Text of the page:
Divorce is now widespread in later life, yet little is known about how older adults and their adult children respond in the aftermath of gray divorce. Guided by the life course perspective, this study examines the consequences of gray divorce and subsequent repartnering for parent-adult child relationships from the parent’s perspective.
Using longitudinal data from the 1998-2014 Health and Retirement Study in the United States, we estimated growth curve models to compare fathers’ and mothers’ frequent contact with and financial support to their adult children prior to, during, and following gray divorce.
Gray divorce and repartnering had disparate effects on father- versus mother-adult child relationships. Following divorce, fathers’ frequent contact with their adult children decreased but financial support to their adult children increased. Fathers’ repartnering had an enduring negative effect on frequent contact with their children. Gray divorce did not alter mothers’ financial support to adult children and it actually increased interaction between mothers and adult children as the odds of frequent contact doubled upon divorce. Repartnering had no appreciable effects on mothers’ relationships with their adult children.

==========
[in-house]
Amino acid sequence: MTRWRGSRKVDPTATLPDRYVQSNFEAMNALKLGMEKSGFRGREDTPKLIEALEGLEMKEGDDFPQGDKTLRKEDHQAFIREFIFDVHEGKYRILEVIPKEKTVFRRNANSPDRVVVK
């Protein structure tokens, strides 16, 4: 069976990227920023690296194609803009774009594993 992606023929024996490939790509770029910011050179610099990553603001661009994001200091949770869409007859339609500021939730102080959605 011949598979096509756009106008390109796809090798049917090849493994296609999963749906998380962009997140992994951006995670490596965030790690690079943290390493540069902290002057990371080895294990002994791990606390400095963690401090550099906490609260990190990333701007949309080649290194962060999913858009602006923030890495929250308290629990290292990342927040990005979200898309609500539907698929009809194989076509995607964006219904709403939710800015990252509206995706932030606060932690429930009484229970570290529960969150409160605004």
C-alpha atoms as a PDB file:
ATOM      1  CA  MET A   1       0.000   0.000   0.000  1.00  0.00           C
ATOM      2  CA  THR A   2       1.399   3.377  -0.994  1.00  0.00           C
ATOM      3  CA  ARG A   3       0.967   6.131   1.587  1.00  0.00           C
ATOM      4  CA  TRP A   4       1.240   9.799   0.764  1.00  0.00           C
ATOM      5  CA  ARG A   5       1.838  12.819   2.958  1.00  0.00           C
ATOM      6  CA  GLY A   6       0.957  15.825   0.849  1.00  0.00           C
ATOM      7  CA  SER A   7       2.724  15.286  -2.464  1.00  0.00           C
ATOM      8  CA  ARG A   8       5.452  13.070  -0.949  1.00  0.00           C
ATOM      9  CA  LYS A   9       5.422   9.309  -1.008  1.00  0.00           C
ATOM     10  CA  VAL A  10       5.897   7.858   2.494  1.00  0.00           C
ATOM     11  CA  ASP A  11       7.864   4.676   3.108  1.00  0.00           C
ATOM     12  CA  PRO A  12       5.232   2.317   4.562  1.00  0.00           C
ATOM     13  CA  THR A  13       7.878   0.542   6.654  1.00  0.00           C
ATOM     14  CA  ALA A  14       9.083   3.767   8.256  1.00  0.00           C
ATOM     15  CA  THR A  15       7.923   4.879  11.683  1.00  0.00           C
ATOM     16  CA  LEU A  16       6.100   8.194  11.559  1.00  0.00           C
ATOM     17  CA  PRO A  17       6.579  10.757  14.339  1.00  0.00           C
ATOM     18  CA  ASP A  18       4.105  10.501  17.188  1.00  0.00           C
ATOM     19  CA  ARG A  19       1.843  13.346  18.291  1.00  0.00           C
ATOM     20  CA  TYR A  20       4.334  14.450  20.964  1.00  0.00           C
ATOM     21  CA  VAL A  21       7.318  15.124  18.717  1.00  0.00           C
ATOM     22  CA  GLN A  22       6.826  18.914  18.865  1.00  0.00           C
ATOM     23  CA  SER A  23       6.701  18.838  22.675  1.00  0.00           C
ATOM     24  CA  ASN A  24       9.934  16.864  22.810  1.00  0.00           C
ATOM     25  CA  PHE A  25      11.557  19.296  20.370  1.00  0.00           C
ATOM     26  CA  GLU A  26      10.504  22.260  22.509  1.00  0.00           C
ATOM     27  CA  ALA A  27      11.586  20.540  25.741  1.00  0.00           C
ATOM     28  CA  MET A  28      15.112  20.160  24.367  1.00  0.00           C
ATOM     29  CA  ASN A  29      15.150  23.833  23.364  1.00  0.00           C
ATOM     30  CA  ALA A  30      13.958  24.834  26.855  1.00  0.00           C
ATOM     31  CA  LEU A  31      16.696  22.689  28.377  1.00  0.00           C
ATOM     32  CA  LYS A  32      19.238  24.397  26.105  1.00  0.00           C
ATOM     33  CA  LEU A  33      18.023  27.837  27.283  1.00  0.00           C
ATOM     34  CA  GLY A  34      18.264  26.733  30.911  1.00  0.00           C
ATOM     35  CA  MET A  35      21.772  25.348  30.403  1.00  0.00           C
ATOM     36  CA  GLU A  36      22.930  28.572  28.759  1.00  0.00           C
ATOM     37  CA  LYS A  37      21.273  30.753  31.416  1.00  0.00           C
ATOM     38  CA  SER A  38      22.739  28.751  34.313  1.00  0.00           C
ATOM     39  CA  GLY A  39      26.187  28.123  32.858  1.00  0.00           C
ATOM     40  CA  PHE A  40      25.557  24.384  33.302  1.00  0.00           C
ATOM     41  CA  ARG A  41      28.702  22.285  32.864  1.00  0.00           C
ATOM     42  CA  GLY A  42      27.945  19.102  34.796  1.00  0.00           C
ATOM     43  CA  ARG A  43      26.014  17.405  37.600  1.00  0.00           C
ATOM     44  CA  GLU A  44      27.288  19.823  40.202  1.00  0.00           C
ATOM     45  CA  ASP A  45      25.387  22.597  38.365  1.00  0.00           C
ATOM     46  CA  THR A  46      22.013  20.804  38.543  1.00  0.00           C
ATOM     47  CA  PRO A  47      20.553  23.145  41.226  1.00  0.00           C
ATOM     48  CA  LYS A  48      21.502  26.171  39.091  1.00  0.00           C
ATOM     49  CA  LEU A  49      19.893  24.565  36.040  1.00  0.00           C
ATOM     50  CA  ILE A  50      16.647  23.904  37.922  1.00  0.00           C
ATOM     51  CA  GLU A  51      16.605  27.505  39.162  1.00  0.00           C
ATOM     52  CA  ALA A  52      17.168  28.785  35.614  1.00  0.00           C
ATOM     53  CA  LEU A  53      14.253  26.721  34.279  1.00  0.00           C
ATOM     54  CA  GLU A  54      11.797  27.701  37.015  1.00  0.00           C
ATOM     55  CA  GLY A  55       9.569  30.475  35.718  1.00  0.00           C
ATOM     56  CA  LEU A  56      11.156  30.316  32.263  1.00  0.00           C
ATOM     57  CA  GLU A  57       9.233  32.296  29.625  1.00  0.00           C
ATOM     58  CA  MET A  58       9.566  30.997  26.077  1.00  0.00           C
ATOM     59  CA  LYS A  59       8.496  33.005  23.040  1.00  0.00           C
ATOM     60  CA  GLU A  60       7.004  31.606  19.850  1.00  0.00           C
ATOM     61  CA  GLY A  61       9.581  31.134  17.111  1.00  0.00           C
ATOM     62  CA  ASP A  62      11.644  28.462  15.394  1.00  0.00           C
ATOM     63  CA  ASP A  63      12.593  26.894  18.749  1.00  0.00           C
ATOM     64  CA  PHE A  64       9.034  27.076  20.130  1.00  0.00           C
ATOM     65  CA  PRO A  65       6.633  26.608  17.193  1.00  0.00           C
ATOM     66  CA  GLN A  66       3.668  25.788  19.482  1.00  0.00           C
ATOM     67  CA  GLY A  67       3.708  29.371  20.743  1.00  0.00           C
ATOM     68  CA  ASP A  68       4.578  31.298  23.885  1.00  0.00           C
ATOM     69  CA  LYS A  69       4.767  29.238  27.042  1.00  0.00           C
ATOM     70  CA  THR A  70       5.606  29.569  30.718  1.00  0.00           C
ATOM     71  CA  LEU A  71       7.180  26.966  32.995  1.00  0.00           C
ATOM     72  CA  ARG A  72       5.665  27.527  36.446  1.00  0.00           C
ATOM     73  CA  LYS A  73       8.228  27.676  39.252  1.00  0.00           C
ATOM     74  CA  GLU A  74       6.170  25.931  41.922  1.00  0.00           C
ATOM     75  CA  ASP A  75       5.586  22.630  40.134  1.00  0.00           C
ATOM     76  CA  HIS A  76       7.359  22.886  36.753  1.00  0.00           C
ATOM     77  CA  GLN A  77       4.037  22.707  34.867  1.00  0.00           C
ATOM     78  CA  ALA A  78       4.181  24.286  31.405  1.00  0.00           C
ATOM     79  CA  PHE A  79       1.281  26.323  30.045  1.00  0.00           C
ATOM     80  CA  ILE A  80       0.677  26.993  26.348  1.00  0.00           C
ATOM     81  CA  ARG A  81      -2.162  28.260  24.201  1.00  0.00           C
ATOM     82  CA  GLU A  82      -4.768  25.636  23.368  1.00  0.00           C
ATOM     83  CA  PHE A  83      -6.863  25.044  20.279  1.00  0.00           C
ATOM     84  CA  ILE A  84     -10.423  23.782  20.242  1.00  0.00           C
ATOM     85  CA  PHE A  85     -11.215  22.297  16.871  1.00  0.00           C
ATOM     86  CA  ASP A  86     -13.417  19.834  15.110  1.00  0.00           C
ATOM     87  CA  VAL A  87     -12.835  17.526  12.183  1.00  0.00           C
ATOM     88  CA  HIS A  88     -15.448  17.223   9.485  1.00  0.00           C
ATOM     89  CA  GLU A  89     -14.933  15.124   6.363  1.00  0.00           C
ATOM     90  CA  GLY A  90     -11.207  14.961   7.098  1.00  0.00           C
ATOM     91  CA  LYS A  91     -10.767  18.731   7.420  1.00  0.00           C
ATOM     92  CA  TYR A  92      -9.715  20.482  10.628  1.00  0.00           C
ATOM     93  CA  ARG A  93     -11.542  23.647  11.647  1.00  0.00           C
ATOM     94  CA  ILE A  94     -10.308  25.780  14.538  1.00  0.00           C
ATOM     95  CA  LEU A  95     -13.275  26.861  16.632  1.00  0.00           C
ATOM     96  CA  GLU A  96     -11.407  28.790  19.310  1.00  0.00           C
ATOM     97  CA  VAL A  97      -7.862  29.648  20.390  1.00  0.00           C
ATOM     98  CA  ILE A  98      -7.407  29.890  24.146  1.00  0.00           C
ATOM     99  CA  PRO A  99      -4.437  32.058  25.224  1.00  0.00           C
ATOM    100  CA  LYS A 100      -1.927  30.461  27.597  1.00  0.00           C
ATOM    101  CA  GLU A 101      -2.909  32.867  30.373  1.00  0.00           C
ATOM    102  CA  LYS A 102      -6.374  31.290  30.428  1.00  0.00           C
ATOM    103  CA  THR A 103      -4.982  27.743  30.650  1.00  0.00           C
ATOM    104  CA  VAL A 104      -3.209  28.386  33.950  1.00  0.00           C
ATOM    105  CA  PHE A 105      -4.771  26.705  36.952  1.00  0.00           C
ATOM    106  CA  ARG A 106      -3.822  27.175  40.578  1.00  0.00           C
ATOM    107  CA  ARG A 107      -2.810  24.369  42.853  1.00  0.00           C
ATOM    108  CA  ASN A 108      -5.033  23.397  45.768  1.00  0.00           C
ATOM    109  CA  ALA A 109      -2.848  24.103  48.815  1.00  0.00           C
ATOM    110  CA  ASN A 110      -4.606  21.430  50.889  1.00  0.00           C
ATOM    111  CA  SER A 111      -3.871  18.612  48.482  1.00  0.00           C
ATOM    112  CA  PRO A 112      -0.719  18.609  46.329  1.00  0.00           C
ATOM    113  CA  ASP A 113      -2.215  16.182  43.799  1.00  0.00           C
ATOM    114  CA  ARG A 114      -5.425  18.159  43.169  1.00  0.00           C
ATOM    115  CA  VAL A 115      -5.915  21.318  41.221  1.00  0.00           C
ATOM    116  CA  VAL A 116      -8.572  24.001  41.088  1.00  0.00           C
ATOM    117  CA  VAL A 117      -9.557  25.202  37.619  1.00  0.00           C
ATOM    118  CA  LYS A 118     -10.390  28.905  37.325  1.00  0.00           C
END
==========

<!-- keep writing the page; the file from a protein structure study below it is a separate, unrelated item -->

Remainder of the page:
The results of our study are consistent with prior research showing that divorce creates a matrifocal tilt in our kinship system. The shifting dynamics of parent-adult child relationships in response to gray divorce and repartnering raise questions about whether gray divorced parents will be able to rely on their adult children for care as they age.